In early 2013, Dr Charlotte Oskam graduated with a PhD in Biological Sciences and Biotechnology from Murdoch University (MU). Charlotte's PhD research and expertise focused on DNA isolation, amplification and sequencing of highly degraded specimens (paleontological and archaeological eggshell and bone), some of great antiquity (up to 20,000 years old).
Since completing her PhD, Charlotte has actively collaborated with Professors Una Ryan and Peter Irwin, co-directors of the Vector and Water-borne Pathogen Research group. Her experience with highly degraded specimens and low copy number DNA, combined with next generation sequencing, has been used for the detection of putative pathogens from minute specimens.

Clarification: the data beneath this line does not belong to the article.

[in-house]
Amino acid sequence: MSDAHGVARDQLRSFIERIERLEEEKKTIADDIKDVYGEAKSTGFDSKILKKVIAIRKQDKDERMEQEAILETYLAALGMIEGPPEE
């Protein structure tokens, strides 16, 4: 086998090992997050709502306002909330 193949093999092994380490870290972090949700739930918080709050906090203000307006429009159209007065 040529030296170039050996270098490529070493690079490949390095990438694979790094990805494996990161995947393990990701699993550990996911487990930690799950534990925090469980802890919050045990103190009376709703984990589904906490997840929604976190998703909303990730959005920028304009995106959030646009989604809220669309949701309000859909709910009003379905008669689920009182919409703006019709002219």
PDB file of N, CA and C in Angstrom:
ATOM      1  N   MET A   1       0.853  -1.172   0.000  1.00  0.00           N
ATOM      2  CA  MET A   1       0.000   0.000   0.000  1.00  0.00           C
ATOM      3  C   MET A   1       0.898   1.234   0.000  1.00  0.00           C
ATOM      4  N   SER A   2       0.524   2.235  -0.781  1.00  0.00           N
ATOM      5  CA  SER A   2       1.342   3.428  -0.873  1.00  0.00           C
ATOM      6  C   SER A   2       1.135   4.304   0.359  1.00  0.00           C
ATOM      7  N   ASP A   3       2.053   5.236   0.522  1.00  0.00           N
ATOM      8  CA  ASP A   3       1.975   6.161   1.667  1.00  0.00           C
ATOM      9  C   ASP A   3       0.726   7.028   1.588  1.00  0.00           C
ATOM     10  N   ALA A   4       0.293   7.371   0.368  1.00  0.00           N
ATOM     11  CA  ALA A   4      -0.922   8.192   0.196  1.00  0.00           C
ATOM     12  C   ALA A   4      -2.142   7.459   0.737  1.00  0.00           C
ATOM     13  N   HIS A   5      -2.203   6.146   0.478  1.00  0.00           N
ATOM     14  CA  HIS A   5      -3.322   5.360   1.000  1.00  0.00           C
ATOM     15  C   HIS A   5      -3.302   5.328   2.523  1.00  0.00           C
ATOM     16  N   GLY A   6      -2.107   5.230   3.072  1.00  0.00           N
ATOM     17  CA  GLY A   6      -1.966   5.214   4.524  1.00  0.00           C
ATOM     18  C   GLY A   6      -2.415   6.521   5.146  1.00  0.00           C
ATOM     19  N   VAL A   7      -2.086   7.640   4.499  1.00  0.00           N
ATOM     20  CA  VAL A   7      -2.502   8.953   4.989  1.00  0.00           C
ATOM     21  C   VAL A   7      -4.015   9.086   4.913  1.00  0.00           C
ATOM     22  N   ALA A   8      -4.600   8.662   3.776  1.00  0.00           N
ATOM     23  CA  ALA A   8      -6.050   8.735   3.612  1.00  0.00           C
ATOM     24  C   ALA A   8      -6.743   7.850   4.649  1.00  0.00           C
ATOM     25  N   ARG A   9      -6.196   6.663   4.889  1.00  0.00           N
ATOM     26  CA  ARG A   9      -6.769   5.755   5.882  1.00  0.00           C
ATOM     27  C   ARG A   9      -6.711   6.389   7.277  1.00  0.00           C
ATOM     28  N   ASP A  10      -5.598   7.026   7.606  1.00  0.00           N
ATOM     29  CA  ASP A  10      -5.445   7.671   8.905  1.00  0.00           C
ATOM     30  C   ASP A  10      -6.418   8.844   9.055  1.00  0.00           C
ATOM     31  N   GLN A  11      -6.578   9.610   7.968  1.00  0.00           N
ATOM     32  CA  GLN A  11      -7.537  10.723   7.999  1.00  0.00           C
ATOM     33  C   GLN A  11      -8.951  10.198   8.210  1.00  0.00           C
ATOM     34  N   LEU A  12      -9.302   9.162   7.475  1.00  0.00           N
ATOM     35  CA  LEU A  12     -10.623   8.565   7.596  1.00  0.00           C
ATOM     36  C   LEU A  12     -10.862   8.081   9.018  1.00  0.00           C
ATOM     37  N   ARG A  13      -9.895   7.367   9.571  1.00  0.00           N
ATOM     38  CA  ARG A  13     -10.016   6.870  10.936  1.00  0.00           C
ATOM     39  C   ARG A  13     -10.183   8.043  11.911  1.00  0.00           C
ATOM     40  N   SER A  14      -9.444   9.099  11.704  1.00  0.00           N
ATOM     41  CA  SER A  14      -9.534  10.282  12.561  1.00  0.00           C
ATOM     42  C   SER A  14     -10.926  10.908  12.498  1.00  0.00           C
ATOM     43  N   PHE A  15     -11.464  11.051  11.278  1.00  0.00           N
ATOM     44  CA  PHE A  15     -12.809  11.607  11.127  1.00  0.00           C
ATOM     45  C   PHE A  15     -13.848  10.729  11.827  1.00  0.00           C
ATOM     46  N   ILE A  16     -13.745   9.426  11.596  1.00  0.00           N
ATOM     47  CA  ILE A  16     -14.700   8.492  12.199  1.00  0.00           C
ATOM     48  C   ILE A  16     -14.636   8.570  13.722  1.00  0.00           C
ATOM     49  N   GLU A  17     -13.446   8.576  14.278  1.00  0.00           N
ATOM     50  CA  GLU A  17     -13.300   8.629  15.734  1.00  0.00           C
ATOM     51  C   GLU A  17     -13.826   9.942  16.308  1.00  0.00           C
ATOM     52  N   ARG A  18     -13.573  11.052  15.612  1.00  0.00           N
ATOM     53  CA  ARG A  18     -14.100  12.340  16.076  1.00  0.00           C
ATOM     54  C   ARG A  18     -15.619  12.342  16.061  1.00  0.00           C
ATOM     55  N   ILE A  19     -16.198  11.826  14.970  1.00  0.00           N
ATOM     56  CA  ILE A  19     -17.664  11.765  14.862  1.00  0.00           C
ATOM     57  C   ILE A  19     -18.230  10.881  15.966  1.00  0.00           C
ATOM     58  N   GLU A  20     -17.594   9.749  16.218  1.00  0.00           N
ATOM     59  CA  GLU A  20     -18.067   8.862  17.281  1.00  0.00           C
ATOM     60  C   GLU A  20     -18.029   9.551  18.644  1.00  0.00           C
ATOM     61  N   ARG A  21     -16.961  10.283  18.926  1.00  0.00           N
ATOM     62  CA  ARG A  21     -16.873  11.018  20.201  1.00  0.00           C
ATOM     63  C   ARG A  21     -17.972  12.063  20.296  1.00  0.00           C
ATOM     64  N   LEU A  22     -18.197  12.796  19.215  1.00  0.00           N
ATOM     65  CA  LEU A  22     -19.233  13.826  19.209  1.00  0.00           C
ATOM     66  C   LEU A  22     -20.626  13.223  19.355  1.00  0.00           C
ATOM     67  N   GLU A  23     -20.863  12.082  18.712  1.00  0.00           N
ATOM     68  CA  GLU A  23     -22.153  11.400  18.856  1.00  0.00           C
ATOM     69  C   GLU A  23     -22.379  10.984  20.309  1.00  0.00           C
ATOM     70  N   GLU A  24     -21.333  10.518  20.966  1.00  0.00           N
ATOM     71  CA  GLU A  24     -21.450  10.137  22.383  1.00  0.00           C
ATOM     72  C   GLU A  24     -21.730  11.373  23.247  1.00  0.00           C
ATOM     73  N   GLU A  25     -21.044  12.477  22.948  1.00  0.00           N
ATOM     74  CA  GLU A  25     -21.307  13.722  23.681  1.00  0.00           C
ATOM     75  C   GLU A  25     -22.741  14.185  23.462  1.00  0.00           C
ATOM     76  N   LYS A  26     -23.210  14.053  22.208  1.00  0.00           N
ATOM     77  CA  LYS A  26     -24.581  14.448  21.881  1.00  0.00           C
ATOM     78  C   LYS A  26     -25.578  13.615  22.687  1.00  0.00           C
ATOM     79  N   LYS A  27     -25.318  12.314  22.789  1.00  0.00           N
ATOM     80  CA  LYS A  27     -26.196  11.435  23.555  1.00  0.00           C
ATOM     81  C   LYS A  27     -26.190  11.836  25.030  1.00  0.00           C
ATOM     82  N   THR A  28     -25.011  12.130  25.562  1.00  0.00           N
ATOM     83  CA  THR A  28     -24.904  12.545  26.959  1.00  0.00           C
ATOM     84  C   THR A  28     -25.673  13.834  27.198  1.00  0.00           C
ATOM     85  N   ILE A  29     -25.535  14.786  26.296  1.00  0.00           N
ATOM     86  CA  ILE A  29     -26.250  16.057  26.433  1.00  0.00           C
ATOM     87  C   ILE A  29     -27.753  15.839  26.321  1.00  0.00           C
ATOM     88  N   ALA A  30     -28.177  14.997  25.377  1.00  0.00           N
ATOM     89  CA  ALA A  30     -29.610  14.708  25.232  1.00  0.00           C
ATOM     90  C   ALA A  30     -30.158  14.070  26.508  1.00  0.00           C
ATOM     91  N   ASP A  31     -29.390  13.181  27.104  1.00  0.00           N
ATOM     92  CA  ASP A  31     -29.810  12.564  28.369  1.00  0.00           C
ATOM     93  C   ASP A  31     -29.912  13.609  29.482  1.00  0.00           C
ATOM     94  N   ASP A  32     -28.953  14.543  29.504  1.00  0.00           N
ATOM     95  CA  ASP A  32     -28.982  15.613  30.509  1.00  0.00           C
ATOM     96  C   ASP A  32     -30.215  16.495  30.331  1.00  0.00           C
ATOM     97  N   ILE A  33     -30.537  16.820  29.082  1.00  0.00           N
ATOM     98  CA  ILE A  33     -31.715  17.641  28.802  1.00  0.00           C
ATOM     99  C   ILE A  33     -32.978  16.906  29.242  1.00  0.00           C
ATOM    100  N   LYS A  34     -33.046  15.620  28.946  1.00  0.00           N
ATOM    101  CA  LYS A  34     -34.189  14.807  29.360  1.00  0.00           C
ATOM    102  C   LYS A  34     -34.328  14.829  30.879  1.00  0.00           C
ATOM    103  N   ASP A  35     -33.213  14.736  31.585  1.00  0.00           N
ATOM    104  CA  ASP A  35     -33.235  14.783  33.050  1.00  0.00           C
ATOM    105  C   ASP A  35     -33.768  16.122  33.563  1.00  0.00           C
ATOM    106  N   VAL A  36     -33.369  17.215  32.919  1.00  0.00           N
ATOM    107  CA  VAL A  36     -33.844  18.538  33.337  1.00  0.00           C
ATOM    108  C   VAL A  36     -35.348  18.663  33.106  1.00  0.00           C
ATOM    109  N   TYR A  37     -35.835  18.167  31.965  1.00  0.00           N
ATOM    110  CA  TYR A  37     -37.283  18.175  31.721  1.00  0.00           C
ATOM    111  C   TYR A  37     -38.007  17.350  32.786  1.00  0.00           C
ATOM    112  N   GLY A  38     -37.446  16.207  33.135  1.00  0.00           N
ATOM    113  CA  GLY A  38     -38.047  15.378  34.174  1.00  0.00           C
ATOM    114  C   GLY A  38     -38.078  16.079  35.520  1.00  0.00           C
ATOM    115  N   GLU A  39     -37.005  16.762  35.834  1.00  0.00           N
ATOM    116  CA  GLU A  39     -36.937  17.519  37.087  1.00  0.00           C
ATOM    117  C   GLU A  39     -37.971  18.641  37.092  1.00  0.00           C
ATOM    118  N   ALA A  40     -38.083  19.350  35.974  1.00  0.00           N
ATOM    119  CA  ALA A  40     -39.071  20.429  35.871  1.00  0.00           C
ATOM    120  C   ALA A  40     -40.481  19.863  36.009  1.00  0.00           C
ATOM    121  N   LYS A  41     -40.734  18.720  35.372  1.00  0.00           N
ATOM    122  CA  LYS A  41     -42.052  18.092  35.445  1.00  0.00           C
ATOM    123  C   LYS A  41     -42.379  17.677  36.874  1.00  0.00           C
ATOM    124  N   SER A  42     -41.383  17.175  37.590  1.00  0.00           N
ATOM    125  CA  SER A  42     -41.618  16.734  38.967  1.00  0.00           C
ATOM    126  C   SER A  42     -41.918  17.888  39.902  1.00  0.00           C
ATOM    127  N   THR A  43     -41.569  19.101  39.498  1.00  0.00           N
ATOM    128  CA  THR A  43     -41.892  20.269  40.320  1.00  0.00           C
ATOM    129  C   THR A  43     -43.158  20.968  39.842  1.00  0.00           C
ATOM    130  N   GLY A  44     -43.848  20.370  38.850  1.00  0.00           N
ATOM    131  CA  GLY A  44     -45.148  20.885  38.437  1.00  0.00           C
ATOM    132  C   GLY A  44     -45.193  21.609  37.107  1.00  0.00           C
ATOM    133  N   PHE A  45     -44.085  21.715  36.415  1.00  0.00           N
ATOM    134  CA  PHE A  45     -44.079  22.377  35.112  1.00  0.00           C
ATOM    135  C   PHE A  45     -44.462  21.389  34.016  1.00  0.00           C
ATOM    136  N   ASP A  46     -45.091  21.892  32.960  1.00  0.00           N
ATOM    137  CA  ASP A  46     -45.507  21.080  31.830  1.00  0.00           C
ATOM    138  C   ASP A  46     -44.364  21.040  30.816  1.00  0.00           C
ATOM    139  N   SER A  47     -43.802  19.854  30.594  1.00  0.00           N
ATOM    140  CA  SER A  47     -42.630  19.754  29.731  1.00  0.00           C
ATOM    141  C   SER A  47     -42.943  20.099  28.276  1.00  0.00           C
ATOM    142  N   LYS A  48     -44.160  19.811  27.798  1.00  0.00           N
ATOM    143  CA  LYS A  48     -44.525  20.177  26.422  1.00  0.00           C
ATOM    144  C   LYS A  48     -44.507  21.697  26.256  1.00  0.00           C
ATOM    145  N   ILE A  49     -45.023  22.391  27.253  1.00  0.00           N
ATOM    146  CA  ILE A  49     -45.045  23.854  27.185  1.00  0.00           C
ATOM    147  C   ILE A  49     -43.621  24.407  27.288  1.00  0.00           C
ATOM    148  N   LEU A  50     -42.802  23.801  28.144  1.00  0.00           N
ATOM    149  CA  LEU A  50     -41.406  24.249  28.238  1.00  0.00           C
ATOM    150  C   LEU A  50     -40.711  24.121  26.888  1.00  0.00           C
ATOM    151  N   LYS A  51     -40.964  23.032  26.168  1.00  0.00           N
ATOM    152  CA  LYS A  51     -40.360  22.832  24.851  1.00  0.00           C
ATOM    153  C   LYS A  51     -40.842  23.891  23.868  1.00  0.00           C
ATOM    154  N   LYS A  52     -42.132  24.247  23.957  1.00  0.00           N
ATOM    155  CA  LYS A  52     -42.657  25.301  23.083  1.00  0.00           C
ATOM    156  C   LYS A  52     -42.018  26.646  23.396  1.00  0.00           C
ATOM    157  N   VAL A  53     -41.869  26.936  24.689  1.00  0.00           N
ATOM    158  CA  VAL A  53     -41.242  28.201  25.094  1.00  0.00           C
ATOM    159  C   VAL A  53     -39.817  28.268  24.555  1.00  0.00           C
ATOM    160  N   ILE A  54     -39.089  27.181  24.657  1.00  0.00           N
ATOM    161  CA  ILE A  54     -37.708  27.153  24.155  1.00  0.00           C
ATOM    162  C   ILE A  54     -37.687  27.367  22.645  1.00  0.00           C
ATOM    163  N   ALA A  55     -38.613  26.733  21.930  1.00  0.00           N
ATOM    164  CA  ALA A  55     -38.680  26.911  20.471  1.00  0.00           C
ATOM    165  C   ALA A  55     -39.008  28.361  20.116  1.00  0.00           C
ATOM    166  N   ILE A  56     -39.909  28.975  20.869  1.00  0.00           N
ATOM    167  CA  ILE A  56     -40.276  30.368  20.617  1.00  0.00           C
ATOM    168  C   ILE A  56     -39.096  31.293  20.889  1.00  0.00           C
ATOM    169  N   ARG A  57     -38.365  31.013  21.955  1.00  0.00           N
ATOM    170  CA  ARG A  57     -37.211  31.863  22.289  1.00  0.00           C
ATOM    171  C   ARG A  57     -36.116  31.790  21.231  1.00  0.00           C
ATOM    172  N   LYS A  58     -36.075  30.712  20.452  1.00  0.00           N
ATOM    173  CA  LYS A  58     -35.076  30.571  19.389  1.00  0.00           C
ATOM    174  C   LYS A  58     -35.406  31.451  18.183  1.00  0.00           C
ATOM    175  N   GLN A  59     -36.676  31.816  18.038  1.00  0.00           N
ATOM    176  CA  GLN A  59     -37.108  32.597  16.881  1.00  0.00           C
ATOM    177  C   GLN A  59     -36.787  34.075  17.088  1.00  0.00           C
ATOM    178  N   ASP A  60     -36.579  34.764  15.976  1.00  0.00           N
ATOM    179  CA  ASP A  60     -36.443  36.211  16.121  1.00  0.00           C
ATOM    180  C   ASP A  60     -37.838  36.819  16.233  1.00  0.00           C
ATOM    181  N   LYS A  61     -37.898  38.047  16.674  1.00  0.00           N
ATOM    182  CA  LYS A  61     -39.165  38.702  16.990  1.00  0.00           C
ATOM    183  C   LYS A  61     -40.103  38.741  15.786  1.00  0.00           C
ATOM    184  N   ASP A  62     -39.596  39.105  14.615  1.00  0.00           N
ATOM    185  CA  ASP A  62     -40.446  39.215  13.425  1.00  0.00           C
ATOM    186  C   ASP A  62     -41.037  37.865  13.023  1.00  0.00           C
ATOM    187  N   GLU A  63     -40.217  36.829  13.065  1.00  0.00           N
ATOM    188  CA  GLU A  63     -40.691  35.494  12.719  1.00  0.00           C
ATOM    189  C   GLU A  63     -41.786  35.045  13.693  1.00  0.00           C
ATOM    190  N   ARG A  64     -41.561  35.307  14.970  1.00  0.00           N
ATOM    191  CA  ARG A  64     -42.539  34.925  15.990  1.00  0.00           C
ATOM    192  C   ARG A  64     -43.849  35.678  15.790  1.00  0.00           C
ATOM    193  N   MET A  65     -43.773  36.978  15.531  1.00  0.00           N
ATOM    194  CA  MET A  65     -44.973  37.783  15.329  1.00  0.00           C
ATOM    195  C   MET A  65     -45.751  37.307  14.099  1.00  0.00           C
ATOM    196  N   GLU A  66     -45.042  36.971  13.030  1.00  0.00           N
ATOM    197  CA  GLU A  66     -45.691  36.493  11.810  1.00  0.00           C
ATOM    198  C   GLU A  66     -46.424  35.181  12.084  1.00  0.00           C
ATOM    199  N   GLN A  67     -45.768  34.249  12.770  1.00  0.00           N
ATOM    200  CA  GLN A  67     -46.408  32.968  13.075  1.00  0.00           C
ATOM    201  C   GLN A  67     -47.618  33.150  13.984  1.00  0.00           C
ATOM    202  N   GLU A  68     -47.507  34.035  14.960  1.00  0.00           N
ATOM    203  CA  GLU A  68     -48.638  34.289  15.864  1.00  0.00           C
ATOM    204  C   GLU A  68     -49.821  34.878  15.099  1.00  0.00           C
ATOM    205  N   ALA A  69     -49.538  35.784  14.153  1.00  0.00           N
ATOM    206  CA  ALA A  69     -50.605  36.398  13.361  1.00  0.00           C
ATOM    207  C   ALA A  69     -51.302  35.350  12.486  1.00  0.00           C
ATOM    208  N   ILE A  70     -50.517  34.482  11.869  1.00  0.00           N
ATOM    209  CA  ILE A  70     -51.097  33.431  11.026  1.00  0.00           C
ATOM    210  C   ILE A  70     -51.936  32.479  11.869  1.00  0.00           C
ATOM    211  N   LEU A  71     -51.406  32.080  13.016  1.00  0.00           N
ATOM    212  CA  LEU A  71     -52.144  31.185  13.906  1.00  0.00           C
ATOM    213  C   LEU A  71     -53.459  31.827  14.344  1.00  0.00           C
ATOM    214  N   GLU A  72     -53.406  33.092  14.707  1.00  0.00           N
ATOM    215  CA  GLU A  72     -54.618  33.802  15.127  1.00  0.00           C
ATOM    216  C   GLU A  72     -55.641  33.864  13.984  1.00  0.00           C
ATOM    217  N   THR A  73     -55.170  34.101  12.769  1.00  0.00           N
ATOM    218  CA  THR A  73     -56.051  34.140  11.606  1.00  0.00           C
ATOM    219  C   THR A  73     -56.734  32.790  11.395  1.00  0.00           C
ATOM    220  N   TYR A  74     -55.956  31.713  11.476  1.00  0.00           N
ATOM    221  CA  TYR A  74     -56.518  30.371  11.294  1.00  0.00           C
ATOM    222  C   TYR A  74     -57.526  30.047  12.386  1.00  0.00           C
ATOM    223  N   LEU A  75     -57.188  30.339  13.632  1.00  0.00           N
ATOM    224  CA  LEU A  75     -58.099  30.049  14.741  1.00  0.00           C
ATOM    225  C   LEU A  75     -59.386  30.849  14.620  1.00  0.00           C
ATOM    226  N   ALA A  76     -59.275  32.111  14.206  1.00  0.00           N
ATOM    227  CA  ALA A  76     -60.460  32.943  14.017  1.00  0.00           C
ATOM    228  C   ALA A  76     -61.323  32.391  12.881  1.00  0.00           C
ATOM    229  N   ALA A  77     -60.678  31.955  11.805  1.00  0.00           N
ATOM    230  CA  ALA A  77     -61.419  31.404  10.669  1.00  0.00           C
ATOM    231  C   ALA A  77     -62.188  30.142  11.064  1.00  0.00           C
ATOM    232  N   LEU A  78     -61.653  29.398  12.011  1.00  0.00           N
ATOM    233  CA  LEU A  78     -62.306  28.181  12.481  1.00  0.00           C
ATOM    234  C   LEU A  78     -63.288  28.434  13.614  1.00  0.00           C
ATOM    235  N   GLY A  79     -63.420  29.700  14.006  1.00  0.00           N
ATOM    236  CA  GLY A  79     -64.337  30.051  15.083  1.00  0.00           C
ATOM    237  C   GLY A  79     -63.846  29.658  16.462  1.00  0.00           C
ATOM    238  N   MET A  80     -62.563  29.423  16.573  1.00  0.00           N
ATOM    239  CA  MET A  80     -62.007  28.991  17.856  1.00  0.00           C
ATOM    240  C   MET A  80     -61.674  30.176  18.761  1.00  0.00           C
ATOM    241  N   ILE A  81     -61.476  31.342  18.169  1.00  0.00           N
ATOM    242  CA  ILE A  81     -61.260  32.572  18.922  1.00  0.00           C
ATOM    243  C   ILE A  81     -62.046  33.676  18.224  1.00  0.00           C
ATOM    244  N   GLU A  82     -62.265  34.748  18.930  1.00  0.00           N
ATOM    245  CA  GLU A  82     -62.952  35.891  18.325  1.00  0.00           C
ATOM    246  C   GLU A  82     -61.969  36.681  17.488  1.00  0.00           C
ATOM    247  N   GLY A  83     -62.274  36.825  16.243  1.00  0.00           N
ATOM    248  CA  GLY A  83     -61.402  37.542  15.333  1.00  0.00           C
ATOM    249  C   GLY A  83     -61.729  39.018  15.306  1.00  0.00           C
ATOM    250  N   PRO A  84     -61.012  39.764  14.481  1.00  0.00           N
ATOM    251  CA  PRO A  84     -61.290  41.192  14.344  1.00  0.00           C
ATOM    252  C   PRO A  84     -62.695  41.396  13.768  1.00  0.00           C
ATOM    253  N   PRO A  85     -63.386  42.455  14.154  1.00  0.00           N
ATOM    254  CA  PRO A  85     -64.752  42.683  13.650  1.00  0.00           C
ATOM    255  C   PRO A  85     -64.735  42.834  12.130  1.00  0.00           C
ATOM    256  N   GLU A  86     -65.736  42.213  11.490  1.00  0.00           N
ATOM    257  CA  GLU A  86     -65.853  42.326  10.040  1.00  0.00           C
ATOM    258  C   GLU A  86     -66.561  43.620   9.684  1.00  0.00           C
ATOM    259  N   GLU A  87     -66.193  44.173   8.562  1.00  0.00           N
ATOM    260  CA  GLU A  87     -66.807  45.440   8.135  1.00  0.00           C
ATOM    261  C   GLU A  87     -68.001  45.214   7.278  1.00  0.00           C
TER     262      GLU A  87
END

As an Early Career researcher, she has focused her research to develop a molecular toolkit using next generation sequencing technology to profile the bacterial communities within ticks to investigate tick-borne disease. More recently, Charlotte's research involves the utilisation of archived museum specimens to investigate the presence, emergence and evolutionary history of native and introduced tick-borne diseases in Australia.
Charlotte was awarded the 2015 Murdoch University Vice Chancellor’s Excellence in Research Award for Early Career Development and Achievement in Science.